MetroAir announces opening of LAX outstation

LOS ANGELES, CA – MetroAir COO William Hogarth announced today the beginning of airline operations at Los Angeles International Airport, which will include six domestic routes and one international route. Hogarth revealed MetroAir would begin flying to LAX from each of their hubs and focus cities (Kansas City, Baltimore, Ontario, Chicago, Portland, and Fort Lauderdale), as well as launch a daily flight to Shanghai’s Pudong Airport. All LAX service is scheduled to begin on May 11th.


The Shanghai flight marks the second international route announcement for MetroAir in the past week, which comes after the delivery of 4 new Boeing 777-300ERs to the airline. Executives gave multiple reasons for originating the Shanghai flight at LAX, citing lack of gate space at Ontario and the wish to appeal to a larger international market located closer to LAX. Currently, Ontario’s international operations are restricted due to the limited number of international gates as well as physical space on the airport property. “The Boeing 777-300ER has a wingspan of 212 feet. Due to its size, the 777 closes two adjacent gates when parked at Ontario,” said Fleet and Route Director Zak Winnick, “We do our best to move the aircraft off gate to remote stands when they’re not needed, but when we have multiple international arrivals or departures at the same time, it puts a serious damper on our overall operations.” For these reasons, international operations have historically been limited at Ontario despite being located in the second largest metropolitan area in the United States. For comparison, Ontario has only seven destinations outside North and Central America, compared to 21 at Baltimore.


After a few months of research, the operations department found gate availability in LAX’s Terminal 3 and put together an operations plan. Of the 13 gates in Terminal 3, Virgin America own three outright and are the majority occupier of another 4. The remaining common use gates are shared between Allegiant, JetBlue, Spirit, Frontier, and US Airways. MetroAir plans to utilize two gates to operate their domestic flights with Airbus A319 and A320 aircraft.

Mr. Hogarth explained the LAX operation in further detail, “While it may seem not seem realistic to start these routes at LAX, it does make quite a bit of sense when digging down into it. For the domestic routes to our hubs and focus cities, LAX is nothing more than another outstation like Austin or Denver. The Shanghai route will be operated out of the Tom Bradley International Terminal which utilizes the CUTE airport system (Common Use Terminal Equipment), allowing us to operate with very little overhead. Essentially all we need to operate out of the TBIT are staff, which will already be right next door in Terminal 3.”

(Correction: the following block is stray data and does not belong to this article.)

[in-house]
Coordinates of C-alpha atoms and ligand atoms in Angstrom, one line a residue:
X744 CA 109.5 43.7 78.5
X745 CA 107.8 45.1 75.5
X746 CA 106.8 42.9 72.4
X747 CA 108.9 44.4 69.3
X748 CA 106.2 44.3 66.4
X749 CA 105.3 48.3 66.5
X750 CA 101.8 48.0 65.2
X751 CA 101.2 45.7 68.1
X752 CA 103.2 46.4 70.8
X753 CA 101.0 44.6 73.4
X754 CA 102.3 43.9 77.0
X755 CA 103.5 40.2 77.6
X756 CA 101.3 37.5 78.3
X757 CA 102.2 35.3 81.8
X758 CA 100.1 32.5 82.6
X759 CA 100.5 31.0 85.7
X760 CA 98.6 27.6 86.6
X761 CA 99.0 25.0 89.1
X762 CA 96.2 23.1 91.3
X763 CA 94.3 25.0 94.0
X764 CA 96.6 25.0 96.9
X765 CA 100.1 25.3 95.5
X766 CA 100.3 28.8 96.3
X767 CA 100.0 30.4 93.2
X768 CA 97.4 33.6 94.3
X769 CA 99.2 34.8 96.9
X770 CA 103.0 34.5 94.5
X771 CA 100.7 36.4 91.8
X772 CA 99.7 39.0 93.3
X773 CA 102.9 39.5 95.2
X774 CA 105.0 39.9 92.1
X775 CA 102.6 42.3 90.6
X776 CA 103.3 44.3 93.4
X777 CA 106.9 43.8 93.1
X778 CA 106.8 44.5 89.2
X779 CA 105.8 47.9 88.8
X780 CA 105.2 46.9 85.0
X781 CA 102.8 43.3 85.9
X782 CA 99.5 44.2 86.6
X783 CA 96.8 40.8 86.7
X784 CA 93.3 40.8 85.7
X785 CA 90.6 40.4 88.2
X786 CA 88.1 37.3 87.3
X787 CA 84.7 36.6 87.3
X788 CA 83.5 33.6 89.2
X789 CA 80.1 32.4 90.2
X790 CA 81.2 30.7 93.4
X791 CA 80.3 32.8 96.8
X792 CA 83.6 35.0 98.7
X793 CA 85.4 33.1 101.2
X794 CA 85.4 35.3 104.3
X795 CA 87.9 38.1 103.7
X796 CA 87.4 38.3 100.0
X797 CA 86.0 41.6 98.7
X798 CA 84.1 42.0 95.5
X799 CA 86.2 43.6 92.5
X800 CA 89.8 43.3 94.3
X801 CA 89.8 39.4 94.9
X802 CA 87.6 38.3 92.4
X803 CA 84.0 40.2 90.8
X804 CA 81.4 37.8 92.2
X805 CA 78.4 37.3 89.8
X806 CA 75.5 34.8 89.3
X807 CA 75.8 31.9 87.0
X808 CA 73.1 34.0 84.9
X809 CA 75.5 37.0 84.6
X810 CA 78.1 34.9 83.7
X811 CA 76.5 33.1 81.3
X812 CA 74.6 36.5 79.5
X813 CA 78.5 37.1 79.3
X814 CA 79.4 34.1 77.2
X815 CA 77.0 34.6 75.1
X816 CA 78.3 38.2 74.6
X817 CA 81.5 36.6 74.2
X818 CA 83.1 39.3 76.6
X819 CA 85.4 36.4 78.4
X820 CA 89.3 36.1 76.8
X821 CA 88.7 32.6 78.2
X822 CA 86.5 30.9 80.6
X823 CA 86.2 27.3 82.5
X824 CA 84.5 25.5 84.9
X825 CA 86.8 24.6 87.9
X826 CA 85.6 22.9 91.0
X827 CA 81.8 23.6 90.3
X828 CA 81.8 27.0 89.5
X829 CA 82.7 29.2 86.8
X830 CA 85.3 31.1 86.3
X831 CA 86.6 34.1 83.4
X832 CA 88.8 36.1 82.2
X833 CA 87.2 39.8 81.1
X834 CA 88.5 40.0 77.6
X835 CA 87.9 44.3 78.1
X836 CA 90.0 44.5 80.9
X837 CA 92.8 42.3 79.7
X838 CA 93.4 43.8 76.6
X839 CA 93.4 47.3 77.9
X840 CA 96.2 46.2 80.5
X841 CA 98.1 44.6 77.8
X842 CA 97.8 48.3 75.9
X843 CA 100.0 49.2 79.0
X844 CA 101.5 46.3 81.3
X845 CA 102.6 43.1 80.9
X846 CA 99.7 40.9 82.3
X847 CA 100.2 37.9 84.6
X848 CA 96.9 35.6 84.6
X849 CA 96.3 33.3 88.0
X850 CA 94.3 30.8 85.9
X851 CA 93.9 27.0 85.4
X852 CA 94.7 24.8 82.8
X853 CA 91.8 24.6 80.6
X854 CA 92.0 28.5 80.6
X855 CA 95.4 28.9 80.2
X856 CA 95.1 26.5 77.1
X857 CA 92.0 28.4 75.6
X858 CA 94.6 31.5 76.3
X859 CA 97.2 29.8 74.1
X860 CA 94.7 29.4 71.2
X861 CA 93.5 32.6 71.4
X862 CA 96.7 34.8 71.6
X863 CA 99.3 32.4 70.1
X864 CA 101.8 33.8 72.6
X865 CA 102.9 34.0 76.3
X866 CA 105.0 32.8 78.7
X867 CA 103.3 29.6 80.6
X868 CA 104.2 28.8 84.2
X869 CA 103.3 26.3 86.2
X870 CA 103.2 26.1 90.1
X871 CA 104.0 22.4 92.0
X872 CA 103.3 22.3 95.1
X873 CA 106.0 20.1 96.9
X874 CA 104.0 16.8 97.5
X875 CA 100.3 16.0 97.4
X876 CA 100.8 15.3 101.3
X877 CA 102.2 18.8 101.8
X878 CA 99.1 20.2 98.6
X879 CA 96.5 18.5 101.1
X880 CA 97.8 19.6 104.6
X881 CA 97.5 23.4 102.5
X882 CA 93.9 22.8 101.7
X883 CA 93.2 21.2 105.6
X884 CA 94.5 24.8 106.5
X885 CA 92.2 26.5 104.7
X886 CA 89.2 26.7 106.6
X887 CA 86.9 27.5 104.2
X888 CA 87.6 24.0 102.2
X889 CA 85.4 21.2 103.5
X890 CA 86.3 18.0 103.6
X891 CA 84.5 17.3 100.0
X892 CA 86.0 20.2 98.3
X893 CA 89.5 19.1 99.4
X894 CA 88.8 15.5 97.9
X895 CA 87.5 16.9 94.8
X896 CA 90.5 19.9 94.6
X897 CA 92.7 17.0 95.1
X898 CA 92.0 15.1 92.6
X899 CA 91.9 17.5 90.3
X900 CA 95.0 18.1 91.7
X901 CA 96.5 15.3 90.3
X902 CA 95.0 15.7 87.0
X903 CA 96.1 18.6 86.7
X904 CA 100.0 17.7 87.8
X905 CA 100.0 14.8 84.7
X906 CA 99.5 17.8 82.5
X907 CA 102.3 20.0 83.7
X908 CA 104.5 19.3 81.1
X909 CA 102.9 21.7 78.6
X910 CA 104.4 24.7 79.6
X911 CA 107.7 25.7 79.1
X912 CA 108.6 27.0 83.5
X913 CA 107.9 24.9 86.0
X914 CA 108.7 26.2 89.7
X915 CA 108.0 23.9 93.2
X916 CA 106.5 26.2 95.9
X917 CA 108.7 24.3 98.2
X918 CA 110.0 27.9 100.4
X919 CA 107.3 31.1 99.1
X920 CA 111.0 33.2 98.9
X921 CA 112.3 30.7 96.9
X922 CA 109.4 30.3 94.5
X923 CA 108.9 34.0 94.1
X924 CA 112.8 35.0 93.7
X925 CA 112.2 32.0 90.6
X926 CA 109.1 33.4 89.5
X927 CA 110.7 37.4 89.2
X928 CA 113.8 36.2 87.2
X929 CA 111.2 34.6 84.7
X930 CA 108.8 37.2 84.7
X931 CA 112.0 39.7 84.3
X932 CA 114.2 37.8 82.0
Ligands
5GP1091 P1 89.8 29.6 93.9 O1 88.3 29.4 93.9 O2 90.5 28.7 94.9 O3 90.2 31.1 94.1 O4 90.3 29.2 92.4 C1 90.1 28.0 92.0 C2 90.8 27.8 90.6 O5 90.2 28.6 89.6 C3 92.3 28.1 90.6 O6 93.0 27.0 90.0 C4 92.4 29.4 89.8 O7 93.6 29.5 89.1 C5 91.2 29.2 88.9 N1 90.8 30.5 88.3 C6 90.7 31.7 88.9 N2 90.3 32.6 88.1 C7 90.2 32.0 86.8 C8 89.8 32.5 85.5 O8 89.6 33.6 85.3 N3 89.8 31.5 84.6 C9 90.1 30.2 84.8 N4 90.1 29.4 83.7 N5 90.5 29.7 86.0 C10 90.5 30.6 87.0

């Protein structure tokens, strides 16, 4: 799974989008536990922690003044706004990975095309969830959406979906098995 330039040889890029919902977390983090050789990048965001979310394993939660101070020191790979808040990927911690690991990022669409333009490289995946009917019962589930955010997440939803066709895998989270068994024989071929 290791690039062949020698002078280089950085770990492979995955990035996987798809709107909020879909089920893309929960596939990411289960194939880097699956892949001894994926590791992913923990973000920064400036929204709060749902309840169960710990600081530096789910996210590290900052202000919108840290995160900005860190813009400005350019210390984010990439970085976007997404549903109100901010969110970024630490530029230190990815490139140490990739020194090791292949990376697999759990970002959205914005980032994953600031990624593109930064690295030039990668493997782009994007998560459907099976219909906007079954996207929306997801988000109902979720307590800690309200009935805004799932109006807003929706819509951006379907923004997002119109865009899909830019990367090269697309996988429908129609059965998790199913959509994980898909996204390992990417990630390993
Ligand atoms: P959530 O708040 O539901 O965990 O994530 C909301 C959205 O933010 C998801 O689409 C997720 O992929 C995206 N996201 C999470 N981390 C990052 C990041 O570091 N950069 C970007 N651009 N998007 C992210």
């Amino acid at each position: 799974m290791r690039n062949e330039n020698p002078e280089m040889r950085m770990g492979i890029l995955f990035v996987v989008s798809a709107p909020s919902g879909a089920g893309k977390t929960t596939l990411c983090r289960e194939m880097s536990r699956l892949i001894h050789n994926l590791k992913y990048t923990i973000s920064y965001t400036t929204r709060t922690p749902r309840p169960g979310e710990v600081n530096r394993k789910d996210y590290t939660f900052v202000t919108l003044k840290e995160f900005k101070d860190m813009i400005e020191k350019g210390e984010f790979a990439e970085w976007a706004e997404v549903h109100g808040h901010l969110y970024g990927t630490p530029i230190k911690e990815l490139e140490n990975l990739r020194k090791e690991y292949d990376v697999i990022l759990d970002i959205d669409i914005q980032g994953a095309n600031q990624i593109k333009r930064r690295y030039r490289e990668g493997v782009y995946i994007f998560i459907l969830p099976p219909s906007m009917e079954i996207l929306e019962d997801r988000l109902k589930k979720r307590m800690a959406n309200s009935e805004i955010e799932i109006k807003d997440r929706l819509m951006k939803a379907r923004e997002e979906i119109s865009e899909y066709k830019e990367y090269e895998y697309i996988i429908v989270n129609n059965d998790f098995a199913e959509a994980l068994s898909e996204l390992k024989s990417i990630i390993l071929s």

So what does this mean for passengers flying into LAX or those wanting to fly to Shanghai? The domestic LAX flights are aimed at O&D passengers that wish to travel to the Los Angeles area and have destinations closer to LAX. It is anticipated that the majority of the Shanghai passengers will be local O&D from the Los Angeles area, but the flights from the hubs and focus cities will feed additional passengers from all over the country. Furthermore, Allegius Airlines will be operating a five time daily shuttle (operated by a Bombardier Dash 8 Q200) between Ontario and LAX for passengers that may live in cities without service to LAX.


When asked about future plans for the Los Angeles area, CEO Matt Calsada said, “We have absolutely no intentions of leaving Ontario or the Inland Empire, we are the leading carrier at Ontario and have strong ties to the San Bernadino Valley community. Our presence at LAX is an attempt to appeal to the larger Southern California metropolitan area. It is hard not to jump at the opportunity of occupying a few gates at LAX, the largest airport in the United States in terms of O&D numbers.”

Historically, MetroAir has never had scheduled service to LAX, but used to be a regular visitor to Burbank Airport in the Fernando Valley after acquiring CirrusAir in 2010. The Burbank station was closed just 6 months after the integration of the two airlines and all Cirrus staff were consolidated into the Ontario hub. Since then, MetroAir has not served any other Los Angeles area airports with mainline service.

From a virtual airline perspective, MetroAir executives are hopeful that the pilots are excited about the opportunity to fly into one of the world’s busiest airports. ZLA and LAX are some of the most popular and commonly staffed positions on the VATSIM network which will allow pilots to fly with full ATC during many hours of the day.